This dish became so popular that I have to prepare it from time to time for my friends, and also to strengthen my Hungarian identity. :P

Hungarian Dinner in Madrid

Hungarian Dinner in Madrid

On our pre-Christmas trip to Transylvania I fell in love with the beautiful artisan clay pots we found on every market. I wanted to have them all, but as I have my dear husband, who is good at pulling me back to the earth, we just returned with two of them.

clay pots transylvania

Clay pots in Cluj

These pots, similarly to the Moroccan tagine or the Mexican olla de barro, are famous for a traditional slow way of cooking, thus preserving more aroma. If you have any clay pot’s, you probably now that it’s sensitive to sudden changes of temperature. You might also want to soak the pot into water before using, so that it doesn’t extract water from the food.


 TRANSYLVANIAN PLEATED SAUERKRAUT

Ingredients:

  • 1/2 kg sauerkraut (choose one without vinegar)
  • 1 cup of barley or rice
  • 300g (smoked) tofu
  • 300g (smoked) cheese (optional)
  • 3 dl of sour cream
  • 1 big onion
  • 3-4 cloves of garlic
  • 1-2 tbsp of powdered paprika (or 3 tbsp piros arany)
  • oil
  • salt, pepper

Preparation time: 2 hours

Secret ingredients: paprika powder from my grandmother and Hungarian smoked cheese

I will tell you the truth. I was a bit lazy to investigate how much time and water it needs to cook the above dish in a clay pot. So I cheated! (Ups). I parboiled everything and then let it wobble for another hour in the oven.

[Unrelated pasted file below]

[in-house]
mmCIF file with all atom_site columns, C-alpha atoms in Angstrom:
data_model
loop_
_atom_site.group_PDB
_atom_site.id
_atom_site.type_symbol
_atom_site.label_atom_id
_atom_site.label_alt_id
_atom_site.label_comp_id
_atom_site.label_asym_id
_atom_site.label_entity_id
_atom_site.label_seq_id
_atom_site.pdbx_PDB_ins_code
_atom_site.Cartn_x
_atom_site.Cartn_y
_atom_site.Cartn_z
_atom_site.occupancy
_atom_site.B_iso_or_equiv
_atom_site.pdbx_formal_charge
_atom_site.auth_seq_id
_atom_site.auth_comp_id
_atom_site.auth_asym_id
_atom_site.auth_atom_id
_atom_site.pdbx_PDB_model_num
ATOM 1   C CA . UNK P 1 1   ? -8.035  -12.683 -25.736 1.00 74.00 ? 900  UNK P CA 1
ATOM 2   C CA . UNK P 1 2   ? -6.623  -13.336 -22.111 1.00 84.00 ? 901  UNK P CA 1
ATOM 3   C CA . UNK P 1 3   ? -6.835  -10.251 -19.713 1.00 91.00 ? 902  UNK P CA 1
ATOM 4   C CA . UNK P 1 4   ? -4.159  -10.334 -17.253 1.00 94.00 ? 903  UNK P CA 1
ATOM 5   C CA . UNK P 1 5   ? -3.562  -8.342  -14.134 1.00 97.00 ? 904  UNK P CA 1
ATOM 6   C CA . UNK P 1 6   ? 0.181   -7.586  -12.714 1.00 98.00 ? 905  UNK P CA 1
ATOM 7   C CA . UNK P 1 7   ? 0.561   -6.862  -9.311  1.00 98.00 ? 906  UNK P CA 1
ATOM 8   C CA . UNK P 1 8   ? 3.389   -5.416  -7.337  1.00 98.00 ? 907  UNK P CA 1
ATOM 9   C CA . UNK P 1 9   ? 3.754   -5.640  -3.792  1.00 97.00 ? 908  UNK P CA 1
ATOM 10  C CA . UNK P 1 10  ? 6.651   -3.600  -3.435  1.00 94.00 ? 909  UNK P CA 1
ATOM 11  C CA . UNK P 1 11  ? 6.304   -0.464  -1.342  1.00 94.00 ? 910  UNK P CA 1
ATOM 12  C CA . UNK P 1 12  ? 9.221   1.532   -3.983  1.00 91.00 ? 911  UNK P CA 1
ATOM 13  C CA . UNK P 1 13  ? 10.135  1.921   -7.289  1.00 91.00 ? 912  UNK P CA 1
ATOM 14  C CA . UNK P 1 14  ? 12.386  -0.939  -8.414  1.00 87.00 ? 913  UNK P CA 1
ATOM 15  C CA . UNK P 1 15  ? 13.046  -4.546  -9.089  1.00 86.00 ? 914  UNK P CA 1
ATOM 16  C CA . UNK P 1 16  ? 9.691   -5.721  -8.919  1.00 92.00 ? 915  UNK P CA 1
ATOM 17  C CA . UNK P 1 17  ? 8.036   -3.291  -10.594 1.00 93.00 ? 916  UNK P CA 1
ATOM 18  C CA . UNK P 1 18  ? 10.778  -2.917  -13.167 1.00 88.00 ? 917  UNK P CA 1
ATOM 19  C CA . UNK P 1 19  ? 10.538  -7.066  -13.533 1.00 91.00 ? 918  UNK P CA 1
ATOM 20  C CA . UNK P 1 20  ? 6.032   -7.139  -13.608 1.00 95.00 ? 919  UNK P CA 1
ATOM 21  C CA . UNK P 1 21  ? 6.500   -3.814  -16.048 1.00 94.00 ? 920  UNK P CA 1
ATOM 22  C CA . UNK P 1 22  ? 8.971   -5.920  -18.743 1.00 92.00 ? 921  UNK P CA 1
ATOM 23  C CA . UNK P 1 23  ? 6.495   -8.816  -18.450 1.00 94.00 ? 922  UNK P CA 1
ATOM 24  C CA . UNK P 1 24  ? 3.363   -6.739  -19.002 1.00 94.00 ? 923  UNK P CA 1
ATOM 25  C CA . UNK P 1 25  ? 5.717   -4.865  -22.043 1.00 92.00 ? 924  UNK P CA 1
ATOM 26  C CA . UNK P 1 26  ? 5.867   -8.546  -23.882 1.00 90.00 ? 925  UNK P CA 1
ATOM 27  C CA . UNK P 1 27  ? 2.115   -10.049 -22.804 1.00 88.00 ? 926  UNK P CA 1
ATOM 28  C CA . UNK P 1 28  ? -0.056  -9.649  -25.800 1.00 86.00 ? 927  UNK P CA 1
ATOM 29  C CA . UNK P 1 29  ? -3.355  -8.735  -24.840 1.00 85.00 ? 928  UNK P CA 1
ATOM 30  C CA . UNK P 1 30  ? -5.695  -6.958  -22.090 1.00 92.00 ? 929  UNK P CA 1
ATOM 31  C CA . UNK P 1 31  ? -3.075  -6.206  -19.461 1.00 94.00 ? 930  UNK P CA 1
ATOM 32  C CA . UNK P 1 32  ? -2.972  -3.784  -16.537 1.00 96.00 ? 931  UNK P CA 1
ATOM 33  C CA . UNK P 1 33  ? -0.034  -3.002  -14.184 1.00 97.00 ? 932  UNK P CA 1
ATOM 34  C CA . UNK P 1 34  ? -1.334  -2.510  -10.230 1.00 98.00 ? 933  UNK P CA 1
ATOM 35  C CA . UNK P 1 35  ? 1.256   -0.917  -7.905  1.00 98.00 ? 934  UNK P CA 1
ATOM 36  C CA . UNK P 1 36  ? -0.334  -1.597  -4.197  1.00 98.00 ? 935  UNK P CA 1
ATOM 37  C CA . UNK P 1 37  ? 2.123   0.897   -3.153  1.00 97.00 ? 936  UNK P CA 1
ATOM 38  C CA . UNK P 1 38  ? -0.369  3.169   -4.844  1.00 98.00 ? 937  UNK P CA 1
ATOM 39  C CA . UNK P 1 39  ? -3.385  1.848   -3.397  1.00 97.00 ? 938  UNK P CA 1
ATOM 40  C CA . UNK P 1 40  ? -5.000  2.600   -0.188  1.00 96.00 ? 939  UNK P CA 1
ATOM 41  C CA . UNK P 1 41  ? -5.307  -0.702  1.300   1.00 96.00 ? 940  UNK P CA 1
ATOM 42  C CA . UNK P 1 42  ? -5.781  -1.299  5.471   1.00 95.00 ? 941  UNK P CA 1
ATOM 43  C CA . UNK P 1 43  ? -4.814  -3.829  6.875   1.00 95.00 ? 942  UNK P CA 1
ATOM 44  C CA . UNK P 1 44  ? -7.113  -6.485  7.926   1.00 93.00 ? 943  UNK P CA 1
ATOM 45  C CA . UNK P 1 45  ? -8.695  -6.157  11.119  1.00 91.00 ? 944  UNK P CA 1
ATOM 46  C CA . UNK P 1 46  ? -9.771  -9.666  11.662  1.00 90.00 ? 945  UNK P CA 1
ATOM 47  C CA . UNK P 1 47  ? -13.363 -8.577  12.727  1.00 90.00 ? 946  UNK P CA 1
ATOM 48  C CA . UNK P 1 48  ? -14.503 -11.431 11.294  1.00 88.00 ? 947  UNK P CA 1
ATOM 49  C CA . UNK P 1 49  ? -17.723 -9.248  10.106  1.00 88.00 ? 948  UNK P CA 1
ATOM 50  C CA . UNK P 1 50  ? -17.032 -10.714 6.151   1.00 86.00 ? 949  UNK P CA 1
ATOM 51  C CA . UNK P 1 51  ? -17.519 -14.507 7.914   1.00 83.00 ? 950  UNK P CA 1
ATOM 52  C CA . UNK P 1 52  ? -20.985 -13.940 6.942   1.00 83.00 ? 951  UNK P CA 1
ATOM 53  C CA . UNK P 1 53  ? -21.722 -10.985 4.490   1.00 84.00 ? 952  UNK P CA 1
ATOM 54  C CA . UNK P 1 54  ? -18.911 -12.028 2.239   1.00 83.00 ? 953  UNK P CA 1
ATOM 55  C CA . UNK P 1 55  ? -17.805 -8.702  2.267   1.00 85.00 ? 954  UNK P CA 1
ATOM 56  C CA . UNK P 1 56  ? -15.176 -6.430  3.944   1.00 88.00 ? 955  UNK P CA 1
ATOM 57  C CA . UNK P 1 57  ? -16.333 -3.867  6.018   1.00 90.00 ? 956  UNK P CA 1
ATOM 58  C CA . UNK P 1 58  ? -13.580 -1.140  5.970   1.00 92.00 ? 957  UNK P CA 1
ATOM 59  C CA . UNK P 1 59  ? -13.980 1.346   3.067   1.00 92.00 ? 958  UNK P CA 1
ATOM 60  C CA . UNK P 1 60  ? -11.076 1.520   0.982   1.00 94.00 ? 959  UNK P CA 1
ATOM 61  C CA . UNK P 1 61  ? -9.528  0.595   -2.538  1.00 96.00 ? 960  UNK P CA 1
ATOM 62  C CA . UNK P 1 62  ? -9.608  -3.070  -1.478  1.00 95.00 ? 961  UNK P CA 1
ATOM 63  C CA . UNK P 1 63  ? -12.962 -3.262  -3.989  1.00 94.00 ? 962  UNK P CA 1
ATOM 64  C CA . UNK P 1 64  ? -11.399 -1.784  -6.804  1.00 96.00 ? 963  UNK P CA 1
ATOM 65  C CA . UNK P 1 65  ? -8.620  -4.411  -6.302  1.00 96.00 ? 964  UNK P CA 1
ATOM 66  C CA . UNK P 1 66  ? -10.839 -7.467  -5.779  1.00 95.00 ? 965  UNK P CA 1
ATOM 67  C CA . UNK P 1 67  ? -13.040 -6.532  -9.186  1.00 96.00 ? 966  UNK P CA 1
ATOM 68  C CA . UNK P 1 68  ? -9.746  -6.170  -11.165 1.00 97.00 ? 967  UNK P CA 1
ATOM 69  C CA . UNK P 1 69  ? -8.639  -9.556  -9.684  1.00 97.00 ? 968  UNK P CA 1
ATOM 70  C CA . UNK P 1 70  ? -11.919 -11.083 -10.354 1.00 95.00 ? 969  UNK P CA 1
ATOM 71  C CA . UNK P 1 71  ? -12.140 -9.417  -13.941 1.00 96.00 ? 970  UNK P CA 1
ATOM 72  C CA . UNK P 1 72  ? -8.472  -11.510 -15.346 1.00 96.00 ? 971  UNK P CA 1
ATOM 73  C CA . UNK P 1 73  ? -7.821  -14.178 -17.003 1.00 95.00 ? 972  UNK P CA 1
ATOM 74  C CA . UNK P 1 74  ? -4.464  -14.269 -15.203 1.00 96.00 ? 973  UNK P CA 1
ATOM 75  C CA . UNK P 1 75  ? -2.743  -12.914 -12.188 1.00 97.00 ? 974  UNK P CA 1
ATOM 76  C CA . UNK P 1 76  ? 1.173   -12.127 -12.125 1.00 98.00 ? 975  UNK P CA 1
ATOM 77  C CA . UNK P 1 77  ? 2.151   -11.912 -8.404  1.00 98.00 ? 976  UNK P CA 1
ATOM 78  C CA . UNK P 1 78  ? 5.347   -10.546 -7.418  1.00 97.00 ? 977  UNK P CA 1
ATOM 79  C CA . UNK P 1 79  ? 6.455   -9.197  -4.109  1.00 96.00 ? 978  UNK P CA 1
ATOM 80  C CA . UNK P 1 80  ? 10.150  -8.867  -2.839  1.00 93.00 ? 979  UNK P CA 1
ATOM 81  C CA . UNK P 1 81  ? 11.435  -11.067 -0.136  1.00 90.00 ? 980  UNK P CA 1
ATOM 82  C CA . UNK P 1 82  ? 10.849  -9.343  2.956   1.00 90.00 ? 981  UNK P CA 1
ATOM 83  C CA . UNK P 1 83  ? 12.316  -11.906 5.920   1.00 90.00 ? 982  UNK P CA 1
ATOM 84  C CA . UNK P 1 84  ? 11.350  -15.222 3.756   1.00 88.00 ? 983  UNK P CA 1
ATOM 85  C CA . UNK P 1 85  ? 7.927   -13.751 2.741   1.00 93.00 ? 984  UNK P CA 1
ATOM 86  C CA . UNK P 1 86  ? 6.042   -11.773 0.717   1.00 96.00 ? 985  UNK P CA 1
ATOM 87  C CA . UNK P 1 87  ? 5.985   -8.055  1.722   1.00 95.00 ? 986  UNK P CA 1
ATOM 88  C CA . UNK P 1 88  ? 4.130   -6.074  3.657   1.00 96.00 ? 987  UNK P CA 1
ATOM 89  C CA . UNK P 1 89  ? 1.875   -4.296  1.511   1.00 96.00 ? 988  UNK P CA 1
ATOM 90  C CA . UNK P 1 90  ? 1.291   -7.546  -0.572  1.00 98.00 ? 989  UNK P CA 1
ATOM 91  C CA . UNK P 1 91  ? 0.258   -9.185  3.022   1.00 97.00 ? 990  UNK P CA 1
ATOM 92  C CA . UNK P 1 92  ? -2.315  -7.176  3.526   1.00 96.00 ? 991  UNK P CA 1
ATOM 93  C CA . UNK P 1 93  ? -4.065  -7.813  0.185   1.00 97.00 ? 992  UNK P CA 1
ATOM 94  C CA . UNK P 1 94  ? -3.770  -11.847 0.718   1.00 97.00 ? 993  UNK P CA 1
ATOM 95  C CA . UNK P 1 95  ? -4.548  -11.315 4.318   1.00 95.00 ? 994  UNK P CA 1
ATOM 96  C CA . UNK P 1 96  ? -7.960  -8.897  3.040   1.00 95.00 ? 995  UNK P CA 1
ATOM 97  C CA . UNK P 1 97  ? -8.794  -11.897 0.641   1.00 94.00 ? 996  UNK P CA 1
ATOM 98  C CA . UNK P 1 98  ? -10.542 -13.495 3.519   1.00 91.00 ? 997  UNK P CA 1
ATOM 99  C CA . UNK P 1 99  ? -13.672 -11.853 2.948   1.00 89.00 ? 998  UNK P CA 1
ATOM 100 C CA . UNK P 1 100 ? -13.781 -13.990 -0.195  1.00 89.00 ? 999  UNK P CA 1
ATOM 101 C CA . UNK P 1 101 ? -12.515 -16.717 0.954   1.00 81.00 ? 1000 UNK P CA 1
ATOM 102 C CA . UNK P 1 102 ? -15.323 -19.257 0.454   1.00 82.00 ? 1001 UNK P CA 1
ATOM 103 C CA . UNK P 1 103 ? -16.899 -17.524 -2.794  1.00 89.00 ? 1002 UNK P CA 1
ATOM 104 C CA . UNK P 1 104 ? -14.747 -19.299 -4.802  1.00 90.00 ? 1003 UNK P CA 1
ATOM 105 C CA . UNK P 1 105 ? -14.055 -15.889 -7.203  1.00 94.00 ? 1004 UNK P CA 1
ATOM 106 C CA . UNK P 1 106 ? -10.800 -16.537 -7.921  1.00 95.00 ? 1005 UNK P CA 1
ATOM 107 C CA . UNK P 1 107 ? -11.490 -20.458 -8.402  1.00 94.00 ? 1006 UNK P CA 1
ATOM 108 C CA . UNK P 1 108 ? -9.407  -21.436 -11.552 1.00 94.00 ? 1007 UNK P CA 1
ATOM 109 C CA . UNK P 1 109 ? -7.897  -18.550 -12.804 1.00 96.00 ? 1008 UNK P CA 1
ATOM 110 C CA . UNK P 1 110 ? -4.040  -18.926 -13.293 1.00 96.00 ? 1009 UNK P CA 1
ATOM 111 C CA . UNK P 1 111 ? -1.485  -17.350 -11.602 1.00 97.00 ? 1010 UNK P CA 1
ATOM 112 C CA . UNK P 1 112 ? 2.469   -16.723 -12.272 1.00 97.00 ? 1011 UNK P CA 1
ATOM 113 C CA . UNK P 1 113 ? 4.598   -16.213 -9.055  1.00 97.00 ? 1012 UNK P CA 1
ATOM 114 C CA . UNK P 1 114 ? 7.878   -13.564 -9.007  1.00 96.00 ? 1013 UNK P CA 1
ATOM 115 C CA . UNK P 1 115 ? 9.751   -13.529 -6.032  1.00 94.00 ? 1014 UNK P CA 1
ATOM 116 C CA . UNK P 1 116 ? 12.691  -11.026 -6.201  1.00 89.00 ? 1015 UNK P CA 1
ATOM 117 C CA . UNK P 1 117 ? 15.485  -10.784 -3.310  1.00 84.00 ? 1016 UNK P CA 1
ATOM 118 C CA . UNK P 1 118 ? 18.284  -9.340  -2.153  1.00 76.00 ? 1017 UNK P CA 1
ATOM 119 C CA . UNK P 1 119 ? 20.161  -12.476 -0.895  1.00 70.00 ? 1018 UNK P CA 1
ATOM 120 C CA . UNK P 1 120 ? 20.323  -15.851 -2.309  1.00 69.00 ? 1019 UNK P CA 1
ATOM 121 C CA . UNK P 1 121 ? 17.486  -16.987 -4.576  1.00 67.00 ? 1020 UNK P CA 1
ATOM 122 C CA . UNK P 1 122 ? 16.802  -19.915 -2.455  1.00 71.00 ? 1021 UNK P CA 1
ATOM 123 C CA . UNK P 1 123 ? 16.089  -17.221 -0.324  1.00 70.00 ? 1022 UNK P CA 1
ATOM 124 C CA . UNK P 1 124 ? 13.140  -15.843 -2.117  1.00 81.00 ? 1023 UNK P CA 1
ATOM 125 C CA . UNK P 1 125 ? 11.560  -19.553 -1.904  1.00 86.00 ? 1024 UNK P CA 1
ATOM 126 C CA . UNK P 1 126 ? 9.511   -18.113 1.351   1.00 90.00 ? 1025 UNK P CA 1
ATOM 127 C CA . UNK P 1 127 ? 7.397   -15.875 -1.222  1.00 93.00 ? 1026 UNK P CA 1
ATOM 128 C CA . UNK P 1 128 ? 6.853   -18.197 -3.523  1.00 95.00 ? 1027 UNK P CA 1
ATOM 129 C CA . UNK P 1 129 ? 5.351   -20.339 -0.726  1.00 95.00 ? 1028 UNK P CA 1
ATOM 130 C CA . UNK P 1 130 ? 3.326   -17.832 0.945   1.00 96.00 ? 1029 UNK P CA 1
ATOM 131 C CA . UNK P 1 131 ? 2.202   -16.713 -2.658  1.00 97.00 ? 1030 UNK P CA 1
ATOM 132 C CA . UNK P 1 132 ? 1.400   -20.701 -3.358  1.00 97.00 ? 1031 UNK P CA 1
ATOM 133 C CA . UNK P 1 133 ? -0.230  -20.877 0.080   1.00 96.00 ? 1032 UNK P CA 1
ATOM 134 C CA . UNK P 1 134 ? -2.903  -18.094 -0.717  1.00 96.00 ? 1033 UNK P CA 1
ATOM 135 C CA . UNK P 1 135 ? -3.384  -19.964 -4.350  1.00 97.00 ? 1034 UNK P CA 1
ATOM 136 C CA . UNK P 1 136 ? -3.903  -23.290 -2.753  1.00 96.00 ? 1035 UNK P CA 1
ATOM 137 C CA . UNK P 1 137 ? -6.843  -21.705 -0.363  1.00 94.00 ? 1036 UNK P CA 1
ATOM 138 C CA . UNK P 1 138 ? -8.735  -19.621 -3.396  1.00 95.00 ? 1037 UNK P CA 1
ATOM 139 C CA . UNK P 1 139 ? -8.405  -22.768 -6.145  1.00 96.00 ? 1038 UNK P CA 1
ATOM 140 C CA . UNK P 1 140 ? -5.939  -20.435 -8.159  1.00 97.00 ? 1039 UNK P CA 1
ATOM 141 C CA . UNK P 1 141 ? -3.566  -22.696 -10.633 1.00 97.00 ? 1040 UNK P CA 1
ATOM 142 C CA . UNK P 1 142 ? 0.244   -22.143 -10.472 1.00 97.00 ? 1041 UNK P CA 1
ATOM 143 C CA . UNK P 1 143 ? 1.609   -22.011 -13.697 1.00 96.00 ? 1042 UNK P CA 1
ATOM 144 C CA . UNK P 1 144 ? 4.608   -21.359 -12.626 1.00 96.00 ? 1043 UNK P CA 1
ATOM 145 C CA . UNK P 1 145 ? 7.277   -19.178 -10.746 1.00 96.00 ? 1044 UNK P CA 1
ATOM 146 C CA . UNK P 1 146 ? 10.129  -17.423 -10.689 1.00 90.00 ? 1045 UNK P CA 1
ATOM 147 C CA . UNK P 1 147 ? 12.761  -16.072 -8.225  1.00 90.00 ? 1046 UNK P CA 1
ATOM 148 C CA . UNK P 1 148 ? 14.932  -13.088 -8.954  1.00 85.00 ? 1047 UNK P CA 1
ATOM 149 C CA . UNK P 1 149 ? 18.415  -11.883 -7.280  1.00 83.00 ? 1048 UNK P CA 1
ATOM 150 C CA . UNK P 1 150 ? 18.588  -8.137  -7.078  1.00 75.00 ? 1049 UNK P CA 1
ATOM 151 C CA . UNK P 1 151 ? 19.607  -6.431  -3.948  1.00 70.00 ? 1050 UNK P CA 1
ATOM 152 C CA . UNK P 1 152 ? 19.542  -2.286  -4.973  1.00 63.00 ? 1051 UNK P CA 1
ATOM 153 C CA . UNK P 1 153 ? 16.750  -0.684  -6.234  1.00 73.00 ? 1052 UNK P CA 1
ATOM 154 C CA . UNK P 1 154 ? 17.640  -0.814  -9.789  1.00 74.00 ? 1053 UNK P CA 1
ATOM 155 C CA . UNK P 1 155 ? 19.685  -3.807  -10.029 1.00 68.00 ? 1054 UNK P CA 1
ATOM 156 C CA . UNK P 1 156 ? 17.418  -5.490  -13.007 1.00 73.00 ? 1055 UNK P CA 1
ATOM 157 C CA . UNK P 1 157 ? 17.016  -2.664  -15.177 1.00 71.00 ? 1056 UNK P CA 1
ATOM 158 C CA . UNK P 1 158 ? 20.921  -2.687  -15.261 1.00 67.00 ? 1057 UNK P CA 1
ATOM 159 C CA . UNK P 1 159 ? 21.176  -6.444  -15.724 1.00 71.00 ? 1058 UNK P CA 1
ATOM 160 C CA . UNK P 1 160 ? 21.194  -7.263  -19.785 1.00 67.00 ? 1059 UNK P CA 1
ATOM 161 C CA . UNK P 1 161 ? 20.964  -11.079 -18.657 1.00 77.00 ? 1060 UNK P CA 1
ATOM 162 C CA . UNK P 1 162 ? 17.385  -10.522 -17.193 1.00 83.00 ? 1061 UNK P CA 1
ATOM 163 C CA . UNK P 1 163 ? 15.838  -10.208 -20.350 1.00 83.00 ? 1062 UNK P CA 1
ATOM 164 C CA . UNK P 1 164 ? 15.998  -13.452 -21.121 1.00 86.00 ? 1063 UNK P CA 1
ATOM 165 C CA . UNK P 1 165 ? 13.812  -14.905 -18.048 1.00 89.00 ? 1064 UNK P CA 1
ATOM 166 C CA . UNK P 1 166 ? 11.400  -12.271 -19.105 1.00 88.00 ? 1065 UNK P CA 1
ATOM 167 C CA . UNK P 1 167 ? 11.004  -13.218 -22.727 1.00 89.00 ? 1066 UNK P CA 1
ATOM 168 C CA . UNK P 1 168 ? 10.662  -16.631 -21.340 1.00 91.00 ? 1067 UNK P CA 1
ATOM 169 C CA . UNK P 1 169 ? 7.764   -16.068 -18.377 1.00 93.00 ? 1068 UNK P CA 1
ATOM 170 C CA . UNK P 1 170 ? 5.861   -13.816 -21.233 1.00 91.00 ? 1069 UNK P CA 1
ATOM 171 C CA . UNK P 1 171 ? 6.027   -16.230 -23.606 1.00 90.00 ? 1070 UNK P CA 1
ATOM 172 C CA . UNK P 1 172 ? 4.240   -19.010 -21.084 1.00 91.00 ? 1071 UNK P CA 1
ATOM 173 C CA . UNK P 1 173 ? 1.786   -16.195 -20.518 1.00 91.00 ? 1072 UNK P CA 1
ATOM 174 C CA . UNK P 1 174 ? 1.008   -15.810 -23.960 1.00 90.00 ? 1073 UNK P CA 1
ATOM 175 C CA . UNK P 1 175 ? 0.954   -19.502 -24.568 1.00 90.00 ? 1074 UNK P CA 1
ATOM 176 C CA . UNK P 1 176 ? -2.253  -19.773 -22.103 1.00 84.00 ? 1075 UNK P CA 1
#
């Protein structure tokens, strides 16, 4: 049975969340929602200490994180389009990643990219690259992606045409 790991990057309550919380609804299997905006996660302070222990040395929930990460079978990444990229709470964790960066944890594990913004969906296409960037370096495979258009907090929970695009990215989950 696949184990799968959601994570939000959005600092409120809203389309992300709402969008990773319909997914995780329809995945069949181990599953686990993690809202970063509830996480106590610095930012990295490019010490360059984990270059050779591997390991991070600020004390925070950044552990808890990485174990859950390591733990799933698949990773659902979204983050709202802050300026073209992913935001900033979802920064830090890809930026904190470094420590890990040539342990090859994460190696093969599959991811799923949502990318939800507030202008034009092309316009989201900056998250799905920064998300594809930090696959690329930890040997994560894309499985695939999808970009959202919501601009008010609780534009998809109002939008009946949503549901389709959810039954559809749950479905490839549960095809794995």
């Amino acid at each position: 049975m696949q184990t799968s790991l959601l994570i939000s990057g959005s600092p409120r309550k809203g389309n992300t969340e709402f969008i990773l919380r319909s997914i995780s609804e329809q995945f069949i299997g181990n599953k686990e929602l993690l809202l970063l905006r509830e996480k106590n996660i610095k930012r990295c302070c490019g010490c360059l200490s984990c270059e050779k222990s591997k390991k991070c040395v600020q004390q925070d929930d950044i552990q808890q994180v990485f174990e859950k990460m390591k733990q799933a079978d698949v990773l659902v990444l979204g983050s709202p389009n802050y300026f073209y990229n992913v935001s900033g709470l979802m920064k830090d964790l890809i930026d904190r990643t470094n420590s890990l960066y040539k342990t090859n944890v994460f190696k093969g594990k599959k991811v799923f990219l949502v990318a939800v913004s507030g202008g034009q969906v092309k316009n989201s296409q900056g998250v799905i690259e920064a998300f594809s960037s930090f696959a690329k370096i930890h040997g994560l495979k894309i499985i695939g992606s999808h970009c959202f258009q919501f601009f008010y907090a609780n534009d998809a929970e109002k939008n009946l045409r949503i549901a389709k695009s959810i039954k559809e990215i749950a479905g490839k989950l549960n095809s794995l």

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This is the vegan version.

 

Cut the onions and saute it in oil. When it’s transparent, add the powdered paprika and some pepper. You might also use some chilli powder if you like it hot. Quickly add 1/2 cup of water as well, as the paprika turns bitter very fast. Then add the Sauerkraut and stew until it becomes soft. Watch out, as Sauerkraut is pretty salty in itself, you do not need to add a lot of salt. Add pressed garlic at the end.

Boil barley with some salt. You may also use rice. Chop or just tear tofu into smaller parts.

And now put it all together. I sometimes just mix it all and put it into a baking pan. Or one can layer it nicely: one thin layer barley, then one layer sauerkraut, and some smoked tofu, then again barley, sauerkraut… Put it into the oven and give it about an hour so that the flavours mix properly.

Finally, top it with some sour cream and/or smoked cheese and put it back to the oven for another 10 minutes, without the lid.

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Pleated Sauerkraut with smoked cheese.

 

And voilá, ready it is, the perfect comfort food for the cold months! Serve with some bread and pickles. If it’s too much, don’t worry, it’s one of those dishes that are even better the following day.